There are days, Mama, when there is far too much to do to do anything much at all.
This week has been pretty much like that. It’s a week when I wish I was like earthworms or amoeba — slice me up and let me regenerate into six or seven mes. (Biologists, don’t bother — leave me wallowing in my ignorance!)
So it was with some relief that I read the following post by Helen Klonaris, which pretty well covers some of what happened this week, and more:
Here are some excerpts.
The conversation about the rights of gays and lesbians in this country is stuck in a Christian fundamentalist scriptural war that cannot see gays and lesbians, bisexuals or transgender people as integral to the wide spectrum of human existence. And the few (read one or two) public spokespersons for the GLBT community who dare to engage in this conversation publically are time and time again hooked into a circular argument which begs the question: how can you ask for human rights if God says you shouldn’t exist at all?
And by presuming firstly that all Bahamians are Christians, and assuming, secondly, to know God as absolutely as they do, Christian fundamentalists not only reduce and limit that God, but reduce and limit the scope of what it means to be human. And I cannot help but see the metaphor: It is God lying in a pool of his own blood, head severed, and no one has been held accountable.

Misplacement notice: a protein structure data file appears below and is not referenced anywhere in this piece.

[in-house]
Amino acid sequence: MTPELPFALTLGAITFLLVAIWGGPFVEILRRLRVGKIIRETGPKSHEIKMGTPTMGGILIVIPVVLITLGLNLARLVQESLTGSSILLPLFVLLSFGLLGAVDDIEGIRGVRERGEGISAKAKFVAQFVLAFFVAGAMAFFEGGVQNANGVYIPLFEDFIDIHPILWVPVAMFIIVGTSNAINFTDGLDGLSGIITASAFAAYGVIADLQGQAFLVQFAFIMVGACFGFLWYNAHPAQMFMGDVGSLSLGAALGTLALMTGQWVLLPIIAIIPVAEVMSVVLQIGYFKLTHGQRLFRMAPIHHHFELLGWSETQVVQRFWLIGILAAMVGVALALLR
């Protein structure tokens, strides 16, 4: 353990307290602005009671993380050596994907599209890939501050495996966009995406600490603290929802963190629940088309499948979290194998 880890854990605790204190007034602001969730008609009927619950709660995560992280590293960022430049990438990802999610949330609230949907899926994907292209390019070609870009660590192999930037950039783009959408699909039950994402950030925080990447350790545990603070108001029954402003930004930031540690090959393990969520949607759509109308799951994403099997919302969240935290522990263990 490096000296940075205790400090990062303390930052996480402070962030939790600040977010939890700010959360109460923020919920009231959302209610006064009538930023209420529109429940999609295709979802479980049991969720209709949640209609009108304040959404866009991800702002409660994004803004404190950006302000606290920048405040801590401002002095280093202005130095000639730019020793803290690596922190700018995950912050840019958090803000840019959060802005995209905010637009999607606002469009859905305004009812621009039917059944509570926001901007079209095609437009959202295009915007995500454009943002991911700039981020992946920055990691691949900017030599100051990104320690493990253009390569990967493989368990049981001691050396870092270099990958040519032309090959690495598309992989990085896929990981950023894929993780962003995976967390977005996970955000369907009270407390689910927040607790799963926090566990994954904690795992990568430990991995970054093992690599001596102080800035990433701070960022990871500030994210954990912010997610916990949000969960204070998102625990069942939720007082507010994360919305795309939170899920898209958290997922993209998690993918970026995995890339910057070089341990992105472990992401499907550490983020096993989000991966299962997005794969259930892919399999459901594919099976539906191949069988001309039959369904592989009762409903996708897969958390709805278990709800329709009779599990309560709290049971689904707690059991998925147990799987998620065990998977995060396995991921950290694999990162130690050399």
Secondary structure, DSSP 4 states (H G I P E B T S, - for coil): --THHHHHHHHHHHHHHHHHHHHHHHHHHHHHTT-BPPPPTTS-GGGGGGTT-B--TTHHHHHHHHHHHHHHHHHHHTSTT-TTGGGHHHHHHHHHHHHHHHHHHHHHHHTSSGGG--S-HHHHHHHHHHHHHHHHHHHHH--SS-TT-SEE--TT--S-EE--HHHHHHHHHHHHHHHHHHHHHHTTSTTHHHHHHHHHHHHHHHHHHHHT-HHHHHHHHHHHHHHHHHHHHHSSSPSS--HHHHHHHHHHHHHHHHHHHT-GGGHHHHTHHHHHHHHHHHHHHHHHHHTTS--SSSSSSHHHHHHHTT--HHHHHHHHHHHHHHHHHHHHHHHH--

I am often struck by the raw hatred that we so often spew in the name of God in this country, so much so that I’m glad that I didn’t turn on my radio to hear the discussion about this crime today. Homosexuals, after all, like Haitians (try not to be anything beginning with “H” in this Bahamaland, people, else we’ll toss another “H” your way), are easy targets. In anthropology, we study the phenomenon of witches, who are not what we think they are when we see the word. In anthropology, witch-hunting tells us far, far more about the society that is doing the hunting than it does about the objects of the hunt. The salient point about the process is that societies create scapegoats out of individuals who fall outside the social norms, who make the status quo uncomfortable, and every bad thing that happens in the society is transferred to them.
When people call in to radio talk shows to talk about “them” (all those deviants beginnings with “H”) and invoke God and divine law and the Scripture, I always wonder where and when the Gospels fell out of their Bibles. Like where these bits went, or this bit, or this.
But I don’t need to say a whole lot more. Helen’s already said it.
Go read it for yourself.